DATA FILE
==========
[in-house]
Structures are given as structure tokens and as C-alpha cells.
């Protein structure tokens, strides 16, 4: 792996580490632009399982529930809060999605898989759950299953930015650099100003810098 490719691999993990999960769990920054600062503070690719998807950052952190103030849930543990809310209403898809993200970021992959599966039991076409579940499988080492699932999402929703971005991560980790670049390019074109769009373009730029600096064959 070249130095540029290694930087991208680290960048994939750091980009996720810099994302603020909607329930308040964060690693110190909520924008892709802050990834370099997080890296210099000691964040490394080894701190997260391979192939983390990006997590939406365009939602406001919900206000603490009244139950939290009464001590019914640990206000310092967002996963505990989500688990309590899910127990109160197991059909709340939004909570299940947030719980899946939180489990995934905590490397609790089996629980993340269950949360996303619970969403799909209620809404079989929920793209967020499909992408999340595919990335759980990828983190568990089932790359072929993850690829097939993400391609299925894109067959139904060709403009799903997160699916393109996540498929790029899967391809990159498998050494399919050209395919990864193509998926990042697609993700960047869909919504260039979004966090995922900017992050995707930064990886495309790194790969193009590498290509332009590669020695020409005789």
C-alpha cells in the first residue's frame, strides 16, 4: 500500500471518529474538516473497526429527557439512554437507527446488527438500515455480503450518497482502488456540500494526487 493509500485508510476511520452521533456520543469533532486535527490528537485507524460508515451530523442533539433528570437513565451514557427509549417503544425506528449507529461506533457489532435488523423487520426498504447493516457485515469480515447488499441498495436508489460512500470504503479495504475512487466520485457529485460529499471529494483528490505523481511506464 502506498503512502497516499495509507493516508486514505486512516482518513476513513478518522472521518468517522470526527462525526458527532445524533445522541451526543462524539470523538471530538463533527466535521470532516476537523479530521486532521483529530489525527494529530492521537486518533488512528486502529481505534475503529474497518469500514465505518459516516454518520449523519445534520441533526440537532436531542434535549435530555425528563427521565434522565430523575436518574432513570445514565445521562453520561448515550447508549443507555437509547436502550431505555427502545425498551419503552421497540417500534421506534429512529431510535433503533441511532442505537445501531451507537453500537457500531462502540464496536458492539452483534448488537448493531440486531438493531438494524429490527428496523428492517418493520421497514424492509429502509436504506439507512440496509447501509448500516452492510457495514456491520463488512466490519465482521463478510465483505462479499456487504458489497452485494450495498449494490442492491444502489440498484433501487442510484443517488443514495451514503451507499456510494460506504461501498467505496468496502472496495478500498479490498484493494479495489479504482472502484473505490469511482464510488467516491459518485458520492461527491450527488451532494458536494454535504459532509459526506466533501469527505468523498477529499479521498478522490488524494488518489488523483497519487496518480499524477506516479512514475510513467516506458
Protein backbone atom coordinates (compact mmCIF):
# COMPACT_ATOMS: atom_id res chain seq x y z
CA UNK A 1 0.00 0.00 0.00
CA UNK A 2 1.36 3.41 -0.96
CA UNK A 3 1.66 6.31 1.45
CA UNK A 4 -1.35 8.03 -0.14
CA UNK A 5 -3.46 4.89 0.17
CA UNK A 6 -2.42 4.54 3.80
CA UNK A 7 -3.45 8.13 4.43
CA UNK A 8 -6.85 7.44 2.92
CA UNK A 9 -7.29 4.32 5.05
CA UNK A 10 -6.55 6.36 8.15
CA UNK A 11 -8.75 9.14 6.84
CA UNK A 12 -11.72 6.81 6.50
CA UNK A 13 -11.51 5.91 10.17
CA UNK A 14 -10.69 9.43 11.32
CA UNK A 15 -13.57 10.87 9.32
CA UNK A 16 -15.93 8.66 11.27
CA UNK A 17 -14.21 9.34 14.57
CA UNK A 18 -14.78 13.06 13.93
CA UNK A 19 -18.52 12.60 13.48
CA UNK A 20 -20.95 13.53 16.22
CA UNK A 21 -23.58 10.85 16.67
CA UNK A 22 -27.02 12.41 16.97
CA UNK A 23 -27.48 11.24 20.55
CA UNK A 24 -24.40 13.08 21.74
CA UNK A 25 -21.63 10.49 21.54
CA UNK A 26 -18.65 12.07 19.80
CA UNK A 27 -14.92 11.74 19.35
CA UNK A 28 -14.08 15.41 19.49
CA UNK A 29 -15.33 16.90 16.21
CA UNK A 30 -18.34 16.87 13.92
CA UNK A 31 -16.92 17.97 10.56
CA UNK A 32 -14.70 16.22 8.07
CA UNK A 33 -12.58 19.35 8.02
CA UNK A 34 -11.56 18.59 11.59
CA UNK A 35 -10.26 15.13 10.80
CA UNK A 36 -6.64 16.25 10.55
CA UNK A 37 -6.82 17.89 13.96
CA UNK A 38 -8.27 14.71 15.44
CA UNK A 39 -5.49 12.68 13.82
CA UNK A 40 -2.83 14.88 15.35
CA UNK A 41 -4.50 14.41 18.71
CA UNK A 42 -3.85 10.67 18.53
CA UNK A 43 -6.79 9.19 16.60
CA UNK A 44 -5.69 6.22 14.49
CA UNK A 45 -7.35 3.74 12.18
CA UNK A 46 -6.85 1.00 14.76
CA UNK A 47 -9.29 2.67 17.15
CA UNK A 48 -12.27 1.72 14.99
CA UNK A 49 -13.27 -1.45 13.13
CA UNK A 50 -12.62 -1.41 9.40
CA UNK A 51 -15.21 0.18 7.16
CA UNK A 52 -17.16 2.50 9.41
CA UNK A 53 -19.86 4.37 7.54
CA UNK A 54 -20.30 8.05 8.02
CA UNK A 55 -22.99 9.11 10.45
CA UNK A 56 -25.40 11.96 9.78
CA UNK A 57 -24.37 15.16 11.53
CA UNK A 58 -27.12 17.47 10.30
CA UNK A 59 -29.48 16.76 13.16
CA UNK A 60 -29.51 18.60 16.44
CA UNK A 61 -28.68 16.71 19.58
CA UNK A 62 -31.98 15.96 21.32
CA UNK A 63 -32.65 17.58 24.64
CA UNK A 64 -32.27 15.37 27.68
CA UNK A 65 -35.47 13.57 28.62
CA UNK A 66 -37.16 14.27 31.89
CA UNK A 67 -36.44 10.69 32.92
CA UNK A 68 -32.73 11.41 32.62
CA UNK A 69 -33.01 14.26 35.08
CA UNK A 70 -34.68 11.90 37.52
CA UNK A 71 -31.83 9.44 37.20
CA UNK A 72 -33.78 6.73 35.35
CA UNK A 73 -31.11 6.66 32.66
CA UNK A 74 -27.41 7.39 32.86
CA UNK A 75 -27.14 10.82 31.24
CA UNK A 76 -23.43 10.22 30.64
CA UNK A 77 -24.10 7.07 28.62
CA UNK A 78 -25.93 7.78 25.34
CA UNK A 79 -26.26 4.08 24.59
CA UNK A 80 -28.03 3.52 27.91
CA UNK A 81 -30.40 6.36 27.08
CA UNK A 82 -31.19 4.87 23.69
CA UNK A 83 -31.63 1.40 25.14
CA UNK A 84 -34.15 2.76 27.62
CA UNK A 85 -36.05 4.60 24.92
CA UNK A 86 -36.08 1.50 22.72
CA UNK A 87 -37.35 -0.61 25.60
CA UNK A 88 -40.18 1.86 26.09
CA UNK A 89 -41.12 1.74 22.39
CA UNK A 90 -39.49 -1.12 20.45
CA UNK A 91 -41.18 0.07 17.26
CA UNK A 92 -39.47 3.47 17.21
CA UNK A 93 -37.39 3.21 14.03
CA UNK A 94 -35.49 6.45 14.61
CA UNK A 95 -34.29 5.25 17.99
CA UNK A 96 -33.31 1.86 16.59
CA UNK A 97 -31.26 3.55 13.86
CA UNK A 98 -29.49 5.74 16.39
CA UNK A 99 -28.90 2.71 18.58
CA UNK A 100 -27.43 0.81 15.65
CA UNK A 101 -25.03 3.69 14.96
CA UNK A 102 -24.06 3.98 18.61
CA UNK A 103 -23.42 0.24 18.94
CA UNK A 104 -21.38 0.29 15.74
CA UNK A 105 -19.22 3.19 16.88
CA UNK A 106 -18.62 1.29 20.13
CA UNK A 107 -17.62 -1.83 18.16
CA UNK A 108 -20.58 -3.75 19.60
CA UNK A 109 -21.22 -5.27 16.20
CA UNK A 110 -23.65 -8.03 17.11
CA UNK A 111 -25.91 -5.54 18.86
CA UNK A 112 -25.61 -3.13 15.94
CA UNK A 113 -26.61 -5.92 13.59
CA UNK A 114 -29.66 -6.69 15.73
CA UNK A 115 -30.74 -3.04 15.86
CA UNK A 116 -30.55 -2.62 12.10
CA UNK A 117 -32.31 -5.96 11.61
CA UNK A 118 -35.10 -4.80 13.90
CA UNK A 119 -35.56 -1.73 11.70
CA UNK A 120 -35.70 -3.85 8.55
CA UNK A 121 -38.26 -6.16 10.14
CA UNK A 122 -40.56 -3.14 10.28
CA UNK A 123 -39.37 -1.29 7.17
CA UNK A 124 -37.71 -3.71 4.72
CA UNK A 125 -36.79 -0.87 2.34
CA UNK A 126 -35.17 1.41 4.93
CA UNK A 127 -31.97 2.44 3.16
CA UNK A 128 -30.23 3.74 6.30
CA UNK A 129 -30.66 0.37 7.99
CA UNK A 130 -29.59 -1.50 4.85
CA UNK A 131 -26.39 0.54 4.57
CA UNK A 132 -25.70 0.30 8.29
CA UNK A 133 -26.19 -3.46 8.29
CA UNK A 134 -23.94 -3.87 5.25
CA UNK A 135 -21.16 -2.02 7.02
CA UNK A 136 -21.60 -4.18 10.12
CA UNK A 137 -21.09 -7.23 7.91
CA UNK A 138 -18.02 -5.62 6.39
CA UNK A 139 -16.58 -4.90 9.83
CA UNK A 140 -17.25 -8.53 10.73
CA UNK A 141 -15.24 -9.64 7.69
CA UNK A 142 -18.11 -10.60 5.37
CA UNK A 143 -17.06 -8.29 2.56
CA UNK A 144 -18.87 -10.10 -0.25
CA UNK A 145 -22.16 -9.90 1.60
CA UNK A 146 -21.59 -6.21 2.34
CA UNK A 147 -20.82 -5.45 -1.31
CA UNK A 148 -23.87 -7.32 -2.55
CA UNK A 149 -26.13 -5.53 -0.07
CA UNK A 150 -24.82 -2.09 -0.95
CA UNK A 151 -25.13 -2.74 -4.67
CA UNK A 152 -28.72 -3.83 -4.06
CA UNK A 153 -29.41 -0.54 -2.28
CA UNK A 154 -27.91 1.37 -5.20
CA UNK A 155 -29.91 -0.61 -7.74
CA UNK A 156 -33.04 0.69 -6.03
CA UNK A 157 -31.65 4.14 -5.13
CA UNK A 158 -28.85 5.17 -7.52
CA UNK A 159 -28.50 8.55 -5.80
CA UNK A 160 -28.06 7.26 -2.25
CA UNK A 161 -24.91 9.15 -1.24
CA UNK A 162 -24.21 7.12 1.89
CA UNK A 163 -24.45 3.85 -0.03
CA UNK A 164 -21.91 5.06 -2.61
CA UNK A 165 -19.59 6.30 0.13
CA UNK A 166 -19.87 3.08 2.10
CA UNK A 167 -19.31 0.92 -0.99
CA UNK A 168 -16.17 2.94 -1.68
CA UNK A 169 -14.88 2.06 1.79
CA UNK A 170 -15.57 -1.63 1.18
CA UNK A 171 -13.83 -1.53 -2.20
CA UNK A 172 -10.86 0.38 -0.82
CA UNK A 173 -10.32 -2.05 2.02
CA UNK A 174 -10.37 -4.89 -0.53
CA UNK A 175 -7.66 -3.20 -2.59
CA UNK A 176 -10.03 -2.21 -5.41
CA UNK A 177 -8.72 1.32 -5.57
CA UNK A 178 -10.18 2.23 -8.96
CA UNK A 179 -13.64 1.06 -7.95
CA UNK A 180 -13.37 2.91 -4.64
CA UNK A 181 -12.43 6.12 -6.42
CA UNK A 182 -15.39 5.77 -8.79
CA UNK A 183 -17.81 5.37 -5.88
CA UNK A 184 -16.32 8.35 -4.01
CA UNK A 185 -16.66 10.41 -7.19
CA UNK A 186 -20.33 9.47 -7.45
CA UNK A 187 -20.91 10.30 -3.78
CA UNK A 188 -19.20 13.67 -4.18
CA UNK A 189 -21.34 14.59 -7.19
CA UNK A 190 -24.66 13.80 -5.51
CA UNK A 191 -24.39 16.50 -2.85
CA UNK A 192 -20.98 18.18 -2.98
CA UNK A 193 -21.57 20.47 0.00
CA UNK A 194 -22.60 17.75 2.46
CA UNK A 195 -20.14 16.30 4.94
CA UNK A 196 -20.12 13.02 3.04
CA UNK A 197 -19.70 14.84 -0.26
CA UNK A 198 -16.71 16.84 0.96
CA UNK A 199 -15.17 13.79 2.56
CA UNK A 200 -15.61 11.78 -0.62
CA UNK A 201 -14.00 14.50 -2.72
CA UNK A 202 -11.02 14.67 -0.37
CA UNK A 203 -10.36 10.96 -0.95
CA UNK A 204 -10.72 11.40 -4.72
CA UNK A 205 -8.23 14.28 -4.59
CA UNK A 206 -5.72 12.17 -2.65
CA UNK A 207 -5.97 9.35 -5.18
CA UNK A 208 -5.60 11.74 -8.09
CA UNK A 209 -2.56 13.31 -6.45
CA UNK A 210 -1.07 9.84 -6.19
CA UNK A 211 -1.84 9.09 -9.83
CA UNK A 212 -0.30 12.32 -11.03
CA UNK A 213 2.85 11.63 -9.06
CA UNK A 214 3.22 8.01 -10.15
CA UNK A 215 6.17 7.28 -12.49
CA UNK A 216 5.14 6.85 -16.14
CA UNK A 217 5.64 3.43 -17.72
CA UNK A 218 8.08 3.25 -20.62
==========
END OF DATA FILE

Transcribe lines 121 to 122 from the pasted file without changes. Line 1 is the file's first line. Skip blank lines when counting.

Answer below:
CA UNK A 115 -30.74 -3.04 15.86
CA UNK A 116 -30.55 -2.62 12.10